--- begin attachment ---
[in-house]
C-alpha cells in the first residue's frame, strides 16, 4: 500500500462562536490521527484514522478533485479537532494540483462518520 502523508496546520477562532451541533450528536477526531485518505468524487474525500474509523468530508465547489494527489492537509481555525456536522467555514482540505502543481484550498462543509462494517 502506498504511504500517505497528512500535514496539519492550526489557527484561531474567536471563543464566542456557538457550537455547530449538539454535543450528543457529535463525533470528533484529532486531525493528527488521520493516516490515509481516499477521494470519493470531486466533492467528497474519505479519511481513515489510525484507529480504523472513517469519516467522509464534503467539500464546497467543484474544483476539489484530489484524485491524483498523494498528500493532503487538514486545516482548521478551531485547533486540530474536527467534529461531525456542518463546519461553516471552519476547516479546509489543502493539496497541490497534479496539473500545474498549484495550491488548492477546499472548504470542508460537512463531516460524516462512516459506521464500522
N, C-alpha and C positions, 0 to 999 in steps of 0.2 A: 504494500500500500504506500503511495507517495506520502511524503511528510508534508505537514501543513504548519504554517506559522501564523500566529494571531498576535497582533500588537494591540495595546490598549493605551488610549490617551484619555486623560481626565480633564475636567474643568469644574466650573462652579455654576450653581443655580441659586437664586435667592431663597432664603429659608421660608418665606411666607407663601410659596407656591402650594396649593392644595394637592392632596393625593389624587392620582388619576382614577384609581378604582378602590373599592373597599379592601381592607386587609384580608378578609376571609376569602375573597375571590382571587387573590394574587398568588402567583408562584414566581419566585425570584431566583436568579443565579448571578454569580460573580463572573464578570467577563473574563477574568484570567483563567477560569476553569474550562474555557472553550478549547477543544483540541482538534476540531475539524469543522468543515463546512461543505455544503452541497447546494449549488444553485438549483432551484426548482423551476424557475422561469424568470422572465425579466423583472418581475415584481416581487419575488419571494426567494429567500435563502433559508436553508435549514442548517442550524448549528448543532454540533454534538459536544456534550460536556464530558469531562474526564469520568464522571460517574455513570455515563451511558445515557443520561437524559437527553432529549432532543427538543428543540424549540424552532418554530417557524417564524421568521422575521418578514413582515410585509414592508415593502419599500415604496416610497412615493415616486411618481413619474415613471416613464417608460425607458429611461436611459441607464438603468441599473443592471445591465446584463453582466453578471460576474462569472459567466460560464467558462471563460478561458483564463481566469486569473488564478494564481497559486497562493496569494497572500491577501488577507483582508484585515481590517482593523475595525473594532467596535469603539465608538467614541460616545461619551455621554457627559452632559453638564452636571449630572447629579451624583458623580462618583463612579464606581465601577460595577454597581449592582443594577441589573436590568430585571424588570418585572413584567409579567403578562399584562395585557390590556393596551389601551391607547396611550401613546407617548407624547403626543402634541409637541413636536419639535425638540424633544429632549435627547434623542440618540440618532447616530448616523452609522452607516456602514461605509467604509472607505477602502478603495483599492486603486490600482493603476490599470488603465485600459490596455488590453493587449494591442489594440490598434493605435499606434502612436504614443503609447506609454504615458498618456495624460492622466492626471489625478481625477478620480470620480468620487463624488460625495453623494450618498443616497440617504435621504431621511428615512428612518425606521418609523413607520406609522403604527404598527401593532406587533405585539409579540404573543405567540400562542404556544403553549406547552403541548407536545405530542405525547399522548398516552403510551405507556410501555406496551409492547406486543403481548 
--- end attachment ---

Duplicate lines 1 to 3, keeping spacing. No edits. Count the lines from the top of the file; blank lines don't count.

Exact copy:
[in-house]
C-alpha cells in the first residue's frame, strides 16, 4: 500500500462562536490521527484514522478533485479537532494540483462518520 502523508496546520477562532451541533450528536477526531485518505468524487474525500474509523468530508465547489494527489492537509481555525456536522467555514482540505502543481484550498462543509462494517 502506498504511504500517505497528512500535514496539519492550526489557527484561531474567536471563543464566542456557538457550537455547530449538539454535543450528543457529535463525533470528533484529532486531525493528527488521520493516516490515509481516499477521494470519493470531486466533492467528497474519505479519511481513515489510525484507529480504523472513517469519516467522509464534503467539500464546497467543484474544483476539489484530489484524485491524483498523494498528500493532503487538514486545516482548521478551531485547533486540530474536527467534529461531525456542518463546519461553516471552519476547516479546509489543502493539496497541490497534479496539473500545474498549484495550491488548492477546499472548504470542508460537512463531516460524516462512516459506521464500522
N, C-alpha and C positions, 0 to 999 in steps of 0.2 A: 504494500500500500504506500503511495507517495506520502511524503511528510508534508505537514501543513504548519504554517506559522501564523500566529494571531498576535497582533500588537494591540495595546490598549493605551488610549490617551484619555486623560481626565480633564475636567474643568469644574466650573462652579455654576450653581443655580441659586437664586435667592431663597432664603429659608421660608418665606411666607407663601410659596407656591402650594396649593392644595394637592392632596393625593389624587392620582388619576382614577384609581378604582378602590373599592373597599379592601381592607386587609384580608378578609376571609376569602375573597375571590382571587387573590394574587398568588402567583408562584414566581419566585425570584431566583436568579443565579448571578454569580460573580463572573464578570467577563473574563477574568484570567483563567477560569476553569474550562474555557472553550478549547477543544483540541482538534476540531475539524469543522468543515463546512461543505455544503452541497447546494449549488444553485438549483432551484426548482423551476424557475422561469424568470422572465425579466423583472418581475415584481416581487419575488419571494426567494429567500435563502433559508436553508435549514442548517442550524448549528448543532454540533454534538459536544456534550460536556464530558469531562474526564469520568464522571460517574455513570455515563451511558445515557443520561437524559437527553432529549432532543427538543428543540424549540424552532418554530417557524417564524421568521422575521418578514413582515410585509414592508415593502419599500415604496416610497412615493415616486411618481413619474415613471416613464417608460425607458429611461436611459441607464438603468441599473443592471445591465446584463453582466453578471460576474462569472459567466460560464467558462471563460478561458483564463481566469486569473488564478494564481497559486497562493496569494497572500491577501488577507483582508484585515481590517482593523475595525473594532467596535469603539465608538467614541460616545461619551455621554457627559452632559453638564452636571449630572447629579451624583458623580462618583463612579464606581465601577460595577454597581449592582443594577441589573436590568430585571424588570418585572413584567409579567403578562399584562395585557390590556393596551389601551391607547396611550401613546407617548407624547403626543402634541409637541413636536419639535425638540424633544429632549435627547434623542440618540440618532447616530448616523452609522452607516456602514461605509467604509472607505477602502478603495483599492486603486490600482493603476490599470488603465485600459490596455488590453493587449494591442489594440490598434493605435499606434502612436504614443503609447506609454504615458498618456495624460492622466492626471489625478481625477478620480470620480468620487463624488460625495453623494450618498443616497440617504435621504431621511428615512428612518425606521418609523413607520406609522403604527404598527401593532406587533405585539409579540404573543405567540400562542404556544403553549406547552403541548407536545405530542405525547399522548398516552403510551405507556410501555406496551409492547406486543403481548 